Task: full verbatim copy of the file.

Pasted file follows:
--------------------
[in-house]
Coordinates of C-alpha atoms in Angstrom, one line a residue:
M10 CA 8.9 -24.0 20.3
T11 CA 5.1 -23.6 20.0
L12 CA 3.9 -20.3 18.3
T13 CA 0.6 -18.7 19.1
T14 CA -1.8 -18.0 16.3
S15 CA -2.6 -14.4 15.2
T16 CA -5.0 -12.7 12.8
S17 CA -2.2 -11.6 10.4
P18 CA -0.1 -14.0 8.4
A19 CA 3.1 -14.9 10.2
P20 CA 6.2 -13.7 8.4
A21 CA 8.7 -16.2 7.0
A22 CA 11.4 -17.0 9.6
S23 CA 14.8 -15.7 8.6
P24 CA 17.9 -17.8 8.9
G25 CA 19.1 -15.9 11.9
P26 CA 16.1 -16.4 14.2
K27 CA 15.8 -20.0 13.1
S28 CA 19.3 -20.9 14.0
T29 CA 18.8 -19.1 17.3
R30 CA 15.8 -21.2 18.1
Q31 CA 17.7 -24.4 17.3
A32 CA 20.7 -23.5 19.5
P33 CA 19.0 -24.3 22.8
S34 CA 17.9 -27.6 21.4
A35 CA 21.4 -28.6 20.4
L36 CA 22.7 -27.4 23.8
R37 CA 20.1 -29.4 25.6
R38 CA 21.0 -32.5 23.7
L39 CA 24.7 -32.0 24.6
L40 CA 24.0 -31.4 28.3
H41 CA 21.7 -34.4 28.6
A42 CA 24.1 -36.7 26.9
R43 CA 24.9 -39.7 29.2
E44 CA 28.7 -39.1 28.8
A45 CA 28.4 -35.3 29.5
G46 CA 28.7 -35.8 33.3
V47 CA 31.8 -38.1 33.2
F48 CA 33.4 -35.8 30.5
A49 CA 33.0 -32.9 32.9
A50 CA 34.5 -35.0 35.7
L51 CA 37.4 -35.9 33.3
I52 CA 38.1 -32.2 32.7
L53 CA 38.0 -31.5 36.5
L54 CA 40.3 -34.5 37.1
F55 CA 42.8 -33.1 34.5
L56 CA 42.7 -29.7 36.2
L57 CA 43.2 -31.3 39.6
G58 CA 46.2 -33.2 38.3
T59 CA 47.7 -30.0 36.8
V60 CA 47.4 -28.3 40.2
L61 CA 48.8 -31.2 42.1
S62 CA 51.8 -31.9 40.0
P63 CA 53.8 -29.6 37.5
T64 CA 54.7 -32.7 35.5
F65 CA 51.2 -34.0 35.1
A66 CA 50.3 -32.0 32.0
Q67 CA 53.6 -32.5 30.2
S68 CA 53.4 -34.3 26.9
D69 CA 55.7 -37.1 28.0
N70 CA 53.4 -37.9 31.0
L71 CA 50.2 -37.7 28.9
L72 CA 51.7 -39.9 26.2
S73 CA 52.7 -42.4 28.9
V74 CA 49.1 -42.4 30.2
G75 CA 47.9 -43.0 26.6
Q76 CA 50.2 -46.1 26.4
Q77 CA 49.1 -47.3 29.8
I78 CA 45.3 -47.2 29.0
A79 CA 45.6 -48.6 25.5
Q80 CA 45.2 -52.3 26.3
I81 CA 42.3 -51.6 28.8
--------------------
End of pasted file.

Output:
[in-house]
Coordinates of C-alpha atoms in Angstrom, one line a residue:
M10 CA 8.9 -24.0 20.3
T11 CA 5.1 -23.6 20.0
L12 CA 3.9 -20.3 18.3
T13 CA 0.6 -18.7 19.1
T14 CA -1.8 -18.0 16.3
S15 CA -2.6 -14.4 15.2
T16 CA -5.0 -12.7 12.8
S17 CA -2.2 -11.6 10.4
P18 CA -0.1 -14.0 8.4
A19 CA 3.1 -14.9 10.2
P20 CA 6.2 -13.7 8.4
A21 CA 8.7 -16.2 7.0
A22 CA 11.4 -17.0 9.6
S23 CA 14.8 -15.7 8.6
P24 CA 17.9 -17.8 8.9
G25 CA 19.1 -15.9 11.9
P26 CA 16.1 -16.4 14.2
K27 CA 15.8 -20.0 13.1
S28 CA 19.3 -20.9 14.0
T29 CA 18.8 -19.1 17.3
R30 CA 15.8 -21.2 18.1
Q31 CA 17.7 -24.4 17.3
A32 CA 20.7 -23.5 19.5
P33 CA 19.0 -24.3 22.8
S34 CA 17.9 -27.6 21.4
A35 CA 21.4 -28.6 20.4
L36 CA 22.7 -27.4 23.8
R37 CA 20.1 -29.4 25.6
R38 CA 21.0 -32.5 23.7
L39 CA 24.7 -32.0 24.6
L40 CA 24.0 -31.4 28.3
H41 CA 21.7 -34.4 28.6
A42 CA 24.1 -36.7 26.9
R43 CA 24.9 -39.7 29.2
E44 CA 28.7 -39.1 28.8
A45 CA 28.4 -35.3 29.5
G46 CA 28.7 -35.8 33.3
V47 CA 31.8 -38.1 33.2
F48 CA 33.4 -35.8 30.5
A49 CA 33.0 -32.9 32.9
A50 CA 34.5 -35.0 35.7
L51 CA 37.4 -35.9 33.3
I52 CA 38.1 -32.2 32.7
L53 CA 38.0 -31.5 36.5
L54 CA 40.3 -34.5 37.1
F55 CA 42.8 -33.1 34.5
L56 CA 42.7 -29.7 36.2
L57 CA 43.2 -31.3 39.6
G58 CA 46.2 -33.2 38.3
T59 CA 47.7 -30.0 36.8
V60 CA 47.4 -28.3 40.2
L61 CA 48.8 -31.2 42.1
S62 CA 51.8 -31.9 40.0
P63 CA 53.8 -29.6 37.5
T64 CA 54.7 -32.7 35.5
F65 CA 51.2 -34.0 35.1
A66 CA 50.3 -32.0 32.0
Q67 CA 53.6 -32.5 30.2
S68 CA 53.4 -34.3 26.9
D69 CA 55.7 -37.1 28.0
N70 CA 53.4 -37.9 31.0
L71 CA 50.2 -37.7 28.9
L72 CA 51.7 -39.9 26.2
S73 CA 52.7 -42.4 28.9
V74 CA 49.1 -42.4 30.2
G75 CA 47.9 -43.0 26.6
Q76 CA 50.2 -46.1 26.4
Q77 CA 49.1 -47.3 29.8
I78 CA 45.3 -47.2 29.0
A79 CA 45.6 -48.6 25.5
Q80 CA 45.2 -52.3 26.3
I81 CA 42.3 -51.6 28.8